Bastyr Receives Grants from NIH for Echinacea, AIDS Studies
By Editorial Staff
Since its inception in 1978, Bastyr University has conducted more than 40 studies on herbal remedies, homeopathic formulas and other forms of alternative care. In keeping with its reputation as a leader in complementary and alternative medicine research in the U.S., the Bastyr University Research Institute has received funding in the form of two grants from the National Institutes of Health to study the effects of echinacea in children and analyze data from previous CAM studies on HIV and AIDS.
The first grant of $375,000 will allow the Institute to complete data analysis of two studies first conducted by Bastyr's AIDS Research Center in 1995. One study, the Alternative Medical Care Outcomes in AIDS (AMCOA) study, observed 1,689 HIV-positive patients and their use of CAM therapies in combating HIV. The other study, conducted in collaboration with Johns Hopkins University, examined outcomes associated with CAM use in patients enrolled in the Multicenter AIDS Cohort Study (MACS), a 14-year study of HIV-positive men.
The two-year grant will allow Bastyr to complete data analysis and publish the results of the AMCOA and MACS studies. Leanna J. Standish, ND, PhD, LAc, the Institute's director, has been named principal investigator; Carlo Calabrese, ND, MPH will be co-investigator. The University of Washington Center for AIDS and STD Research has also signed on to help the Institute complete the data analysis.
The second grant will be used by Bastyr and the University of Washington to conduct a two-year trial study on the effectiveness of echinacea in treating upper respiratory infections in children. The double-blind, randomized, placebo-controlled trial, believed to be one of the first of its kind in the country, will involve 600 children aged 2-11. Half of the children will take echinacea for any colds suffered during a four-month period; the rest will be given a placebo.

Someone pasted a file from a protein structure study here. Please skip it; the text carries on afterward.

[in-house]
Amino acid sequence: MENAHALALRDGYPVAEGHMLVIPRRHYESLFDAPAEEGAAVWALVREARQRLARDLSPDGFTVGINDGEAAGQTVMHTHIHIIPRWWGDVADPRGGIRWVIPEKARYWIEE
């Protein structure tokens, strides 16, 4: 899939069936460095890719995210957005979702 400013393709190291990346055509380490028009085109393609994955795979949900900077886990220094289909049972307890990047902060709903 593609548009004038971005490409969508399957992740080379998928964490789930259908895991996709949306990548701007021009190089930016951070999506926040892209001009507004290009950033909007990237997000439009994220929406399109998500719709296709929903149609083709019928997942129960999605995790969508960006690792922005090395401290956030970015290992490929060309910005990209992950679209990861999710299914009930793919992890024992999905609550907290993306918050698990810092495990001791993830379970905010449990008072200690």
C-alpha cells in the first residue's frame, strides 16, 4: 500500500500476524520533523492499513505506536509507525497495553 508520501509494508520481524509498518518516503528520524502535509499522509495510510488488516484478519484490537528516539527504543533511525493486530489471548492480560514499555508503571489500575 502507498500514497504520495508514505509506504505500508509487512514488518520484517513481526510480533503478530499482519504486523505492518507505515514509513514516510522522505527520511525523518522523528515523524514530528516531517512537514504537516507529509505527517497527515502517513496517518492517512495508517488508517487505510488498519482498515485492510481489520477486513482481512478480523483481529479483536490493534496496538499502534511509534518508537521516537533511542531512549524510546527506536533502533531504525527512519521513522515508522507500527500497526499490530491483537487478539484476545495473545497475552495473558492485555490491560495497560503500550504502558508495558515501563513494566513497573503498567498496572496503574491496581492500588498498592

The study will attempt to determine whether echinacea actually shortens the duration of cold symptoms and/or lessens the severity of upper respiratory infections in children. The researchers will also try to determine if echinacea can reduce the rate of secondary infections, and whether it causes any significant side-effects.
Dr. James Taylor of the University of Washington Child Health Institute will be the study's principal investigator; Drs. Standish and Calabrese will be co-investigators in the project. Both Bastyr and UW have already begun their investigations in the echinacea study; however, interested parties can contact the Research Institute by phone at (206) 834-4137 or online at www.bastyr.edu/research/recruit/default.asp for more information.